Ford Sync 3: A Whole New Ballgame

Vehicle entertainment systems that let you listen to your favorite tune or radio station have remained decidedly low-tech. Attempts at updating  entertainment and navigation systems in vehicles with voice activation and swipe screens have been attempted since 2007 with limited success. According to Alex Perdikis at Koons Automotive, all of that is changing with Ford’s Sync 3, its newest and most innovative system. Sync 3 is available on select models now and will be included in all Ford and Lincolns by the end of 2016. By all accounts, it’s faster, better and chock full of standard and optional features.

Sync 3 is Full of Surprises

Previous versions of Sync used a Microsoft platform. Sync 3 is a completely new package using QNX, a platform owned by BlackBerry. QNX is the most widely used car entertainment operating system and its superiority shows. The result is a more up-to-date look, greater responsiveness and more intuitive features. Sync 3 uses a capacitive screen just like tablets and smartphones. The buttons are better placed, bigger and the system responds with a light touch. Swiping, pinching and zooming functions are easily performed and response time is phenomenal.

Plays Well With Others

Unlike its immediate predecessor, Sync 3 supports AppLink. Drivers with select smartphones can connect to Sync 3 with a USB cable and enjoy full use of Pandora, Spotify and other apps. If you have an iPhone with Siri, you can connect via Bluetooth and use the steering wheel voice button for hands-free queries. Sync 3 will automatically discover compatible apps on your smartphone. CarPlay and Android Auto are also supported.

A Smarter User- Friendly Interface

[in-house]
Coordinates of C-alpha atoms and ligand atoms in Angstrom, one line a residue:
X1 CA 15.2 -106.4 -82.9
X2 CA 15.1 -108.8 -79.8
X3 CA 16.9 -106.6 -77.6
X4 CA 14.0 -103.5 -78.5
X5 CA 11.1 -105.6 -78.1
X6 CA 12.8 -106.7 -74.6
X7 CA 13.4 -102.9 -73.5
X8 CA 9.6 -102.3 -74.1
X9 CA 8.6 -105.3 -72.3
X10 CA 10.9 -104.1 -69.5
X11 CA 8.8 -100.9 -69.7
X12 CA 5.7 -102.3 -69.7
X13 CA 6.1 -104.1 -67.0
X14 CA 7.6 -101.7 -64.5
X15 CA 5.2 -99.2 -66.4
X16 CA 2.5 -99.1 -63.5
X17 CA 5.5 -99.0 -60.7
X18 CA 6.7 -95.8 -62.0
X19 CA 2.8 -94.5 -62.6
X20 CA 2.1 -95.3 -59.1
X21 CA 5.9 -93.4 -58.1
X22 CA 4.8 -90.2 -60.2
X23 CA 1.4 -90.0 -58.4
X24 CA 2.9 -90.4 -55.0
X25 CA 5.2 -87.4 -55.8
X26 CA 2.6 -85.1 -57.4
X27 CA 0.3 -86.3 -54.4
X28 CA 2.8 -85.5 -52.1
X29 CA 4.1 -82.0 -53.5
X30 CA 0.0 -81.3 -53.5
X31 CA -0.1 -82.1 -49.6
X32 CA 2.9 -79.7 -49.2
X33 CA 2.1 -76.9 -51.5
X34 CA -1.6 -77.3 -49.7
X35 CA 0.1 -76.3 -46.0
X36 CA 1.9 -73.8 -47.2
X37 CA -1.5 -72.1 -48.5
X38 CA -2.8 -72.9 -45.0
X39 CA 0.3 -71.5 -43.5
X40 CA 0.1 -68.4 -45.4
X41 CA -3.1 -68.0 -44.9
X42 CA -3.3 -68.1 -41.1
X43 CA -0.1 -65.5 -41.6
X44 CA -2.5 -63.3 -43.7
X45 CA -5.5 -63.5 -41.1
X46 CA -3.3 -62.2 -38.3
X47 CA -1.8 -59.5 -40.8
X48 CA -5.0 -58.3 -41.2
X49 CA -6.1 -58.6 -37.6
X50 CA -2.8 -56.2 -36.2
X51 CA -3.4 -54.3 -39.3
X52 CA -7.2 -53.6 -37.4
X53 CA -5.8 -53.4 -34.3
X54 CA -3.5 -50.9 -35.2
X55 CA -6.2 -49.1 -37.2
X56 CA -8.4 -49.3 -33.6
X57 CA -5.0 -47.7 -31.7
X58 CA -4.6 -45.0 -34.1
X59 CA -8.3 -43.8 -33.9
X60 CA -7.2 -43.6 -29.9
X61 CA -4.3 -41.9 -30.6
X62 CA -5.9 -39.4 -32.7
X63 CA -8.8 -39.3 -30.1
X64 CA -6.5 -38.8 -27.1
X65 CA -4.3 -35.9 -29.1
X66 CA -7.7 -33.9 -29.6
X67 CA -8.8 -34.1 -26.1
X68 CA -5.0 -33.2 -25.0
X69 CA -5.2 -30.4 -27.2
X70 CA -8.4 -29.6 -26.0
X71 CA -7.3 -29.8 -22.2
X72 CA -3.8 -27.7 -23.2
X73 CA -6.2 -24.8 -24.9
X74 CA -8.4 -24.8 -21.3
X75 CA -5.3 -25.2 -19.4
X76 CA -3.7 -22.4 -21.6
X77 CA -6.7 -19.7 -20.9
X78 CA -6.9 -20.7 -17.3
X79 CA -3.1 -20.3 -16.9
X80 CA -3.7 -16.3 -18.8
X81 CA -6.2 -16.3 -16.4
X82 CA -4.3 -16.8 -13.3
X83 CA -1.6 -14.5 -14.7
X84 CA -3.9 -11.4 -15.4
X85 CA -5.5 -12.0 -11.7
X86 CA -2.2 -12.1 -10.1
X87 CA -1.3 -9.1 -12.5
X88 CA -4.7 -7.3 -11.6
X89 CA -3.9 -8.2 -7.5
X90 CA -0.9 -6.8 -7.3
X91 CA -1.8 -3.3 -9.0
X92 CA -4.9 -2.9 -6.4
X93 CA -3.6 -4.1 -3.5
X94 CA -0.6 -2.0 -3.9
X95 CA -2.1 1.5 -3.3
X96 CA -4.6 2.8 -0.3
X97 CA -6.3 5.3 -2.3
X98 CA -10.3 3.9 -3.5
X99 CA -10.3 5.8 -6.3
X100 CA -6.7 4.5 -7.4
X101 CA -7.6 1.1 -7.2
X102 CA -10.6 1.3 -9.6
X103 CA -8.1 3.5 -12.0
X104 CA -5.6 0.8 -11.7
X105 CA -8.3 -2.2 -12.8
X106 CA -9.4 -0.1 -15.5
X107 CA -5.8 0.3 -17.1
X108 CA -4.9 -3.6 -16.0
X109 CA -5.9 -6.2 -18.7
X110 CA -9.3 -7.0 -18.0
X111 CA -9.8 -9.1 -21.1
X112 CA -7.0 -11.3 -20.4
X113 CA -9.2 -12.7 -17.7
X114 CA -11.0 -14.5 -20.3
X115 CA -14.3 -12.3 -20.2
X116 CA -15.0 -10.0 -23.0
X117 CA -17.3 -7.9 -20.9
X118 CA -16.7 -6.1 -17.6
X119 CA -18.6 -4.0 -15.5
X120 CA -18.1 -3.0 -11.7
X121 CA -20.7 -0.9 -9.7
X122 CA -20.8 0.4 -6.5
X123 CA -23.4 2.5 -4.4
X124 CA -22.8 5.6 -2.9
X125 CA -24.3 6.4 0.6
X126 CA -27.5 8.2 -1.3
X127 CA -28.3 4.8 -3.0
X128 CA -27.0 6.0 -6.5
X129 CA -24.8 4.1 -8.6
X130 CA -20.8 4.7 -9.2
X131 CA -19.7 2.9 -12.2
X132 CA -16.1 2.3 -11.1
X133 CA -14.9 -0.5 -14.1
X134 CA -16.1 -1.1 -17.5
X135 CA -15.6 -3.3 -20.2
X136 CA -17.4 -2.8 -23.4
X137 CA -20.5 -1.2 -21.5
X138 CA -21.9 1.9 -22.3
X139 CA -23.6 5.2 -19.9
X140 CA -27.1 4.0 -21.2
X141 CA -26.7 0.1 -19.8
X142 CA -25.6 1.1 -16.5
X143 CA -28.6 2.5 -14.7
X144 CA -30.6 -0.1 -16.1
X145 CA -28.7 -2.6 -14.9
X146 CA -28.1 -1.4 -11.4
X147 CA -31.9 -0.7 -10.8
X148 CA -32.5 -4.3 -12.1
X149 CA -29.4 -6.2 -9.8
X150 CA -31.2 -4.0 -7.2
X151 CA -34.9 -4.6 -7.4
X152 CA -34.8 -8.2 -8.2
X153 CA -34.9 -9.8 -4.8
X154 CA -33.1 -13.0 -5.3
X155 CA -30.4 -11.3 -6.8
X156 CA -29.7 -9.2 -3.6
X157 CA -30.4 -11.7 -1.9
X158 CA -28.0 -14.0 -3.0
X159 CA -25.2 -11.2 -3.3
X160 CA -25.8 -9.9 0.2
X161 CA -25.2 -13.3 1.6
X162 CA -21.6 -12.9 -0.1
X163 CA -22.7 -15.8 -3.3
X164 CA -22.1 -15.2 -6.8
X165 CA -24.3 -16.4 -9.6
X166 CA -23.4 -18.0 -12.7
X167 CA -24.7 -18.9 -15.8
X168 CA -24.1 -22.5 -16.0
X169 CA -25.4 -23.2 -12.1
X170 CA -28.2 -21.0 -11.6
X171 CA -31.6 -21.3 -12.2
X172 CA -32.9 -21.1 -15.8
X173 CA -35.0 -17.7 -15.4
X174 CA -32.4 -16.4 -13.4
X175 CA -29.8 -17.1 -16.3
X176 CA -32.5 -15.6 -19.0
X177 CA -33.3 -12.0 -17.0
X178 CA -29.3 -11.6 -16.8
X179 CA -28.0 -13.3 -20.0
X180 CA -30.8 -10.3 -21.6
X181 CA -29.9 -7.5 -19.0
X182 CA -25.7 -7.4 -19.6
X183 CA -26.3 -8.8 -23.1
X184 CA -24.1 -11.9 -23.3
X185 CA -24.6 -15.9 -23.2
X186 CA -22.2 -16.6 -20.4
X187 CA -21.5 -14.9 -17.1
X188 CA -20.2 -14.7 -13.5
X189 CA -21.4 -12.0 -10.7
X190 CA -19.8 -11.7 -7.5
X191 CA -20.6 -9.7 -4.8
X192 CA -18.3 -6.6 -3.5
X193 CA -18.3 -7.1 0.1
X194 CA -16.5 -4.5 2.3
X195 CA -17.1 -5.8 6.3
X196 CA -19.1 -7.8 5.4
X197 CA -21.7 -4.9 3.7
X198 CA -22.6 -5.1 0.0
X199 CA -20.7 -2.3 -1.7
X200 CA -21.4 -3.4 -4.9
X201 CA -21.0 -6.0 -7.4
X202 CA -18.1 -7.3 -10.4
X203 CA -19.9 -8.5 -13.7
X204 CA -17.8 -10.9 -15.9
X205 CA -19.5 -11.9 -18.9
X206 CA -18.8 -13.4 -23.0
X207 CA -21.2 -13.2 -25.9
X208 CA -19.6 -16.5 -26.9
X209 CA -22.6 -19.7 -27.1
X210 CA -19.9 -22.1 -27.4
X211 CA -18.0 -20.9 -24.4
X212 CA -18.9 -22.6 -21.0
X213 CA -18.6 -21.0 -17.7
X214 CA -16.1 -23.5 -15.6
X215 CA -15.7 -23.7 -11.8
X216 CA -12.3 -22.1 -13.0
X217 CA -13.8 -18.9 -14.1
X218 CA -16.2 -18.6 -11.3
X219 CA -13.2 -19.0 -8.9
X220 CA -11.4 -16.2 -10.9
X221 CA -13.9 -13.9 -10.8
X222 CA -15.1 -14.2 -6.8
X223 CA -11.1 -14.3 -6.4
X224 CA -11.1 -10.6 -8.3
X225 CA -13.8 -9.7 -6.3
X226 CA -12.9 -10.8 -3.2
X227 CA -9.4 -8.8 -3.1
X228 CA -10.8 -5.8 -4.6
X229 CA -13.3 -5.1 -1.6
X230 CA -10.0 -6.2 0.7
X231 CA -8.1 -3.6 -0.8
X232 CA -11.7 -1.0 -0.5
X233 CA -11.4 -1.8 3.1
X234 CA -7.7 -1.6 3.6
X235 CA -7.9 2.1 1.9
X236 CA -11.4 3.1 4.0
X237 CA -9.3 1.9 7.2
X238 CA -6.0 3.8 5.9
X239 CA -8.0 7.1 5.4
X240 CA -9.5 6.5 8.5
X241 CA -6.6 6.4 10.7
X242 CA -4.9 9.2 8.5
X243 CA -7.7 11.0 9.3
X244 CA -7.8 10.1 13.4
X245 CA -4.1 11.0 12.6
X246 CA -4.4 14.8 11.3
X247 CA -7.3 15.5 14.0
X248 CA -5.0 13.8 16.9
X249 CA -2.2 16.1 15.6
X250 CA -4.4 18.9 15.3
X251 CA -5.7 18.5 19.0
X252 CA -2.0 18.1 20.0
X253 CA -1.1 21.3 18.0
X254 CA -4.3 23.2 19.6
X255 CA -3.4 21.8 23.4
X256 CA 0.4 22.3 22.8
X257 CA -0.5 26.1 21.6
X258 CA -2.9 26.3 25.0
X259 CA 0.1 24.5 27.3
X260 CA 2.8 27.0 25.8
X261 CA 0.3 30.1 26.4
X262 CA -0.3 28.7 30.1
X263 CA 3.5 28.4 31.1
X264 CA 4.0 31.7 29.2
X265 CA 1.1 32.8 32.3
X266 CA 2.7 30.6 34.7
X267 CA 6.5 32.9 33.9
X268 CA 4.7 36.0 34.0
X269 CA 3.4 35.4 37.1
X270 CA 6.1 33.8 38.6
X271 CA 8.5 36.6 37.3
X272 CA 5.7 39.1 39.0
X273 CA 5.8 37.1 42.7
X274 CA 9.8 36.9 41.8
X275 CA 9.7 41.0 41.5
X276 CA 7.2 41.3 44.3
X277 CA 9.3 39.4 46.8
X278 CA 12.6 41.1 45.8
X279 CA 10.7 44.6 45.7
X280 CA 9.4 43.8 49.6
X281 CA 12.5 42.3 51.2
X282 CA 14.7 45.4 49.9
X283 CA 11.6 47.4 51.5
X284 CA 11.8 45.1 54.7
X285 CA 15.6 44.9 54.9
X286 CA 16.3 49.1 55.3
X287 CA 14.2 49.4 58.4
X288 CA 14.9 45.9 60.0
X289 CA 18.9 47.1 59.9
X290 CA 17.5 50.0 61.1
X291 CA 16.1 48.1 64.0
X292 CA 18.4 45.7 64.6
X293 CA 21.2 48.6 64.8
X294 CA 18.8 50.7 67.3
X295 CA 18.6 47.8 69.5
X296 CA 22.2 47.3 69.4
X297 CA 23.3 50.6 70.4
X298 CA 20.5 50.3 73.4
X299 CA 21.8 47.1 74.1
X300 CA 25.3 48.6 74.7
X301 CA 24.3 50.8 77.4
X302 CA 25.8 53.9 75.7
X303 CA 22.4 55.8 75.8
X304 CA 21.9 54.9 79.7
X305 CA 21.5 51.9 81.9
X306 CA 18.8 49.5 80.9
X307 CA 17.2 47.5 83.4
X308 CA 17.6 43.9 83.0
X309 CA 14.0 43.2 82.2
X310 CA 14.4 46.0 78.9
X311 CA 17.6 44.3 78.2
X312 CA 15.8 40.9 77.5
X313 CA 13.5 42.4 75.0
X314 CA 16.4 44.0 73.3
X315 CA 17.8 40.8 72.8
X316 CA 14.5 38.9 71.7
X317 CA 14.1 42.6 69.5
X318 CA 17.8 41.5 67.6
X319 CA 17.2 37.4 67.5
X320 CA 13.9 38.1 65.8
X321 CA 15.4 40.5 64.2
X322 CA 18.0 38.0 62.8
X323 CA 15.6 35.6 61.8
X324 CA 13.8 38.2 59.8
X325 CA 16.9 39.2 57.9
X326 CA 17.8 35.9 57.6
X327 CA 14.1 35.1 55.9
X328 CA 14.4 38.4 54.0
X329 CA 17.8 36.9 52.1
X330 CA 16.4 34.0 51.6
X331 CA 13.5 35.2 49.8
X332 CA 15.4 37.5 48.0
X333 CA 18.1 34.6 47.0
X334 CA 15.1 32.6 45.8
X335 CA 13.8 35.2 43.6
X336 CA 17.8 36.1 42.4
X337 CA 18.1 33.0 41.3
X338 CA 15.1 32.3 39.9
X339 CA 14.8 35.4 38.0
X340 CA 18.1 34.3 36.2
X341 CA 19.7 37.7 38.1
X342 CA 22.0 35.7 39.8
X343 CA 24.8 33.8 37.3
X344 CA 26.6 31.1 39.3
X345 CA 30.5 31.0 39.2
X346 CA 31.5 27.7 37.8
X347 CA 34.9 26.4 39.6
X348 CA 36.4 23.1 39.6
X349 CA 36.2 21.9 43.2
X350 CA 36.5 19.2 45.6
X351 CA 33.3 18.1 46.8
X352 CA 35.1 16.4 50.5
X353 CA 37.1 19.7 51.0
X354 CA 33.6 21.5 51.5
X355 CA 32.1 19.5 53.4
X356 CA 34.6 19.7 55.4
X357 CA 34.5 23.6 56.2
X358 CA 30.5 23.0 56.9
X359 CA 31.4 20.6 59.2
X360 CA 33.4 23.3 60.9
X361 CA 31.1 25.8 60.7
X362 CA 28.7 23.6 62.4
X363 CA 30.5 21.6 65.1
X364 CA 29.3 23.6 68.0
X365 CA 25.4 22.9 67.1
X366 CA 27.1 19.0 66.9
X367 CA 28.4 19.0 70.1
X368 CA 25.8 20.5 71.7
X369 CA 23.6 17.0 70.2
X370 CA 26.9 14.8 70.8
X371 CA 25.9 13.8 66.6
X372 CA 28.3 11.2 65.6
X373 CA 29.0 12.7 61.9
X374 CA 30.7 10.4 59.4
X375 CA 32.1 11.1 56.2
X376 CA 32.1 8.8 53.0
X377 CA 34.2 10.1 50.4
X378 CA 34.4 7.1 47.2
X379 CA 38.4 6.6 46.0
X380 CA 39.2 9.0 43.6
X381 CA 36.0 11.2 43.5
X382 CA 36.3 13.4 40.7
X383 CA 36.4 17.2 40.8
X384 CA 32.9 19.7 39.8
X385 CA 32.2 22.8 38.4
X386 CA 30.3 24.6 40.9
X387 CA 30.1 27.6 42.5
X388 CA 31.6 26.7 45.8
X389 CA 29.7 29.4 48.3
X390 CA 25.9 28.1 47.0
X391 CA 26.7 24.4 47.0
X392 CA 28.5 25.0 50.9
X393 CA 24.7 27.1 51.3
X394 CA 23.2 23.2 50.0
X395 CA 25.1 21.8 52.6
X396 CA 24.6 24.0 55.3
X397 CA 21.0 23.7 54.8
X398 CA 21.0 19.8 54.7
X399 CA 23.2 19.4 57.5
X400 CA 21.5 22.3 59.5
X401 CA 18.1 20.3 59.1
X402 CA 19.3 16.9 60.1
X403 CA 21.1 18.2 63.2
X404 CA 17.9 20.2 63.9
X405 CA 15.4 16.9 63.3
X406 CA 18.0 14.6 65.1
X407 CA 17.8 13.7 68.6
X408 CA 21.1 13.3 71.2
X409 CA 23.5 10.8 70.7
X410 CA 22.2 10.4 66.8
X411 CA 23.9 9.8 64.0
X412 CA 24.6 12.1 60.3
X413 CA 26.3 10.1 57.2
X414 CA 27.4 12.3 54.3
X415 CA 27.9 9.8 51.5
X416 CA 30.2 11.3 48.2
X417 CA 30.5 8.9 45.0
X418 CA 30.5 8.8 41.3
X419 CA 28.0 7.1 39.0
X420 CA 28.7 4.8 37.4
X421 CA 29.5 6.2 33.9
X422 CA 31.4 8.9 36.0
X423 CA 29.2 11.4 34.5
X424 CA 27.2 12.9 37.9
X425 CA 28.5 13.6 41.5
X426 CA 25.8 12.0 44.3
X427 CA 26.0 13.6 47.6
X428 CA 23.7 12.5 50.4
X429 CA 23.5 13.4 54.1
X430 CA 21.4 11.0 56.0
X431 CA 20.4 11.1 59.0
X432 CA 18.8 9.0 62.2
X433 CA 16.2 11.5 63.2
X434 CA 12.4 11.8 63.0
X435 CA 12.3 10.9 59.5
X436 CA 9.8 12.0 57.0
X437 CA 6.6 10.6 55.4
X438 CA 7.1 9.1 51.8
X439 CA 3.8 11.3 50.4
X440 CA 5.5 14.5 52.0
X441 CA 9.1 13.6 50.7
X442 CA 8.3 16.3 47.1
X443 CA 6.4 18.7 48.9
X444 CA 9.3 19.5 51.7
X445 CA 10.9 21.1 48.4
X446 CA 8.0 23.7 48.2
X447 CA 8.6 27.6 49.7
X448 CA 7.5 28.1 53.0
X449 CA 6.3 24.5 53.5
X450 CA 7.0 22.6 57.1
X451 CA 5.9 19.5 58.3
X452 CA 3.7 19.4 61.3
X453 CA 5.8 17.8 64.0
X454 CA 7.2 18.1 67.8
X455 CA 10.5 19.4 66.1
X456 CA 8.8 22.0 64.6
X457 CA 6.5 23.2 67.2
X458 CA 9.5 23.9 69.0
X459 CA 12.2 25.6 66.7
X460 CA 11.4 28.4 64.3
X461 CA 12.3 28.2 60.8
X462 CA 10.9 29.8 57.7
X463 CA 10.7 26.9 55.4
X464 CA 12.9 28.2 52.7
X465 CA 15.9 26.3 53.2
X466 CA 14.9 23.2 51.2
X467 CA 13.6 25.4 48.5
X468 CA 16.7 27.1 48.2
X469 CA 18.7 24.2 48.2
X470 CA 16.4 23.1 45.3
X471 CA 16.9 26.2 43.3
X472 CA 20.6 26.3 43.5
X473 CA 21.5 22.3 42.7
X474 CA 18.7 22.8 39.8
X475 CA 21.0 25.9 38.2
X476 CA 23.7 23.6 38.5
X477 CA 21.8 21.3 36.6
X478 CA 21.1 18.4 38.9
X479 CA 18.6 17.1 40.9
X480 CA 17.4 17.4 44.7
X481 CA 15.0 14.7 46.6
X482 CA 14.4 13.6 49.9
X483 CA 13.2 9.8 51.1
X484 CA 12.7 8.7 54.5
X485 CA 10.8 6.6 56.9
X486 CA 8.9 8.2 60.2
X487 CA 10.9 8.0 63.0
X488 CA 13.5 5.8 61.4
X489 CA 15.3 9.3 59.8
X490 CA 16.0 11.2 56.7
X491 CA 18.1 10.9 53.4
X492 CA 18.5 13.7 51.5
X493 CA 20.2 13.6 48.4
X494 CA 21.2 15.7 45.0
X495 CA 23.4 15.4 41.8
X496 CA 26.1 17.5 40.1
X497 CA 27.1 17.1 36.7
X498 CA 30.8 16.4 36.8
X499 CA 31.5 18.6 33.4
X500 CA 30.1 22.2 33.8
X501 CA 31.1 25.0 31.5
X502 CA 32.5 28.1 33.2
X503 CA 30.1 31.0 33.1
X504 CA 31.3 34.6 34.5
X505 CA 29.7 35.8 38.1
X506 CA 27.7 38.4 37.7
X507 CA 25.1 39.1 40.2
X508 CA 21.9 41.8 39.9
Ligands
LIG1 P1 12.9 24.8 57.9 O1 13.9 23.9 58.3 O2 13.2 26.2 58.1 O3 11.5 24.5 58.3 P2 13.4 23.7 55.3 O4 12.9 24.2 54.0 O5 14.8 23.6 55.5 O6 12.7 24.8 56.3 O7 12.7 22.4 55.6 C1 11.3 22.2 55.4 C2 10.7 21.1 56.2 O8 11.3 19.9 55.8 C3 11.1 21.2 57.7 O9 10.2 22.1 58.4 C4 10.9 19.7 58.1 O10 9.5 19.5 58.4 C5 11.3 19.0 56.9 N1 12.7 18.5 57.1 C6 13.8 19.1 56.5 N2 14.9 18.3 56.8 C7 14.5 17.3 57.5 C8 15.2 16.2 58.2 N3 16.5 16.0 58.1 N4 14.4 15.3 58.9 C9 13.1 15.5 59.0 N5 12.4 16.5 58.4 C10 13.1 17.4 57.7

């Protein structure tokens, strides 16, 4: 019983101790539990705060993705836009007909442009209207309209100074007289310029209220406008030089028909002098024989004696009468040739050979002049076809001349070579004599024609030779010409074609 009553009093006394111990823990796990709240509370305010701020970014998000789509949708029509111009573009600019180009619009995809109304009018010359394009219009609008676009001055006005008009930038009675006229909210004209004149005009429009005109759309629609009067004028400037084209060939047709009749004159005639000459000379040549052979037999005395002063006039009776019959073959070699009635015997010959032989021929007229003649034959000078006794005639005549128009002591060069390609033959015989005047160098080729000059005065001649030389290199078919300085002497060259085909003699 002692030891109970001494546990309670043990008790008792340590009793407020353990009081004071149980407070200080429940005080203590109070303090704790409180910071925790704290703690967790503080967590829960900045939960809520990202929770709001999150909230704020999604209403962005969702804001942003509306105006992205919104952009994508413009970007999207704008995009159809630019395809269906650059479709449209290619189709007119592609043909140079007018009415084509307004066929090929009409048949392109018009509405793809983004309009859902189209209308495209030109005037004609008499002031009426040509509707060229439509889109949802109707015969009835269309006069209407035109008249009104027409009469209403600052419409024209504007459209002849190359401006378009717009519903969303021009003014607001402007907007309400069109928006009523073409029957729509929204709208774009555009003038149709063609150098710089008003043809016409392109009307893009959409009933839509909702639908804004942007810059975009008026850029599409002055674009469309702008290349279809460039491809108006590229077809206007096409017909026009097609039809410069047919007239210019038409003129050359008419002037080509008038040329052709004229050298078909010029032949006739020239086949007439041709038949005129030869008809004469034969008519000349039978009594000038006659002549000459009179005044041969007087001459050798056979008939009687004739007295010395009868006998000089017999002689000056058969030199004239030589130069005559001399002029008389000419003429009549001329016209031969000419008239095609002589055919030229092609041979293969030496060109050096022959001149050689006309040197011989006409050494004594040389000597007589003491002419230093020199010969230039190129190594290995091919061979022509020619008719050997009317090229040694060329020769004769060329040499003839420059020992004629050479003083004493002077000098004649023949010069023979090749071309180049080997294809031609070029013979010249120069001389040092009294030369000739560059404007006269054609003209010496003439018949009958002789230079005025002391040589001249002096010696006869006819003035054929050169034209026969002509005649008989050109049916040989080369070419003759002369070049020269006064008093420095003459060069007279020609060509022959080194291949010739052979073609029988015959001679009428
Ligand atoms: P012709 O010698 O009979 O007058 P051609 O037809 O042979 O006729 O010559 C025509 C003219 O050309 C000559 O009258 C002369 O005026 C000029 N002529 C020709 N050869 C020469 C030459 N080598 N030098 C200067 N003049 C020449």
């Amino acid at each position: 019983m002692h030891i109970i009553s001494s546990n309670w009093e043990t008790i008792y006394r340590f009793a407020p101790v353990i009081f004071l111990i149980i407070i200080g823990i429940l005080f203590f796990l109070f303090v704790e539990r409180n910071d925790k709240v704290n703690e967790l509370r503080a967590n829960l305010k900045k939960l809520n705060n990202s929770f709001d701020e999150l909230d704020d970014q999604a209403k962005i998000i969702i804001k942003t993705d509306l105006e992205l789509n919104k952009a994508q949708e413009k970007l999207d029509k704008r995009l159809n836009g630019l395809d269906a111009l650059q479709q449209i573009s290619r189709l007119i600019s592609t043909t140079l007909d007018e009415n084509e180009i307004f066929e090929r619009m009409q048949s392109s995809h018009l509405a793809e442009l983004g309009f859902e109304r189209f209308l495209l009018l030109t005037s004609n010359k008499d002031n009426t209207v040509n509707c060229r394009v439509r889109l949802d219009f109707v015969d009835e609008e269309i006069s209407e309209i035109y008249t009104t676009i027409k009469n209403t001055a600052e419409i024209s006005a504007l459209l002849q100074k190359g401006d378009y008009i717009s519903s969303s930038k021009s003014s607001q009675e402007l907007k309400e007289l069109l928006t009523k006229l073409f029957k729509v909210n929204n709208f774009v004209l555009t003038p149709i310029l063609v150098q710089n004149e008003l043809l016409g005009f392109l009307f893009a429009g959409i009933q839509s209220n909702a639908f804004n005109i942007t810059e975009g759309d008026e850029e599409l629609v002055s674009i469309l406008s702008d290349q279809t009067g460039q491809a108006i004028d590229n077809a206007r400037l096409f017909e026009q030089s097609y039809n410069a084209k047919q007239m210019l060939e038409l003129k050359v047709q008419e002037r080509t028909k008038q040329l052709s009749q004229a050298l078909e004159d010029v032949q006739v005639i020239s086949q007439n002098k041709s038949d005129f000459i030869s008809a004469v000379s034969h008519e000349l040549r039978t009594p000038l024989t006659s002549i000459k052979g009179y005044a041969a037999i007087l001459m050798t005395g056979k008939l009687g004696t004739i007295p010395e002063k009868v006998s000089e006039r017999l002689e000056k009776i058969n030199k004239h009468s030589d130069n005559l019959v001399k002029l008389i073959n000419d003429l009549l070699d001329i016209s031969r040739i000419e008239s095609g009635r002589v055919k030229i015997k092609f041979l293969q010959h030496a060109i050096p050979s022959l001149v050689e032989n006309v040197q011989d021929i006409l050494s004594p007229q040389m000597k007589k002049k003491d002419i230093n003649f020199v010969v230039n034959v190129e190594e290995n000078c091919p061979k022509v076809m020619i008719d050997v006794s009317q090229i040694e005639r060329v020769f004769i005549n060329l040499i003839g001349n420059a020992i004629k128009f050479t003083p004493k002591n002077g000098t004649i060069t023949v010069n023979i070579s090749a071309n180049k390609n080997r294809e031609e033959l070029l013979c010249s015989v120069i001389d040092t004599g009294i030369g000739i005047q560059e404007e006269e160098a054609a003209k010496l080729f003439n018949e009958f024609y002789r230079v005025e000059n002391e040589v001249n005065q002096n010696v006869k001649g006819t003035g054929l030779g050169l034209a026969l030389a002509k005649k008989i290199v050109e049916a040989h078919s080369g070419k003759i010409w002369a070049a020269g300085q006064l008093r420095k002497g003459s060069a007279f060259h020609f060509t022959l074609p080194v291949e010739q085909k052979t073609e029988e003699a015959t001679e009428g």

Along with crashes and glitches, the rap against programs like Sync has been that the interface is difficult and response times excruciatingly slow. Sync 3 boasts a much improved and easy-to-use interface. Brighter and easier to see, the new interface has a 3-window view with a tool tray on the bottom. The left window is for navigation, upper right for audio and lower right for phone. Voice commands are read accurately and smartly, with no need to match exact wording.

Safety First

Sync 3 has the ability to connect to a compatible cellphone for a no-charge feature called 911 Assist®. 911 Assist calls for help in case of accident even if you cannot make a call. Sync 3 also promotes safety because its features are hands-free, letting you concentrate on the road.

As new updates become available, Sync 3 automatically downloads and installs them through a home Wi-Fi connection.

Sync 3 is clearly a step above previous versions and outshines its competition. Its sleek interface, fast response time and application compatibility prove that Ford’s commitment to innovation is not an empty promise. If staying in touch, listening to music and accurate navigation are important to you, you don’t have to look any further than Ford’s Sync 3.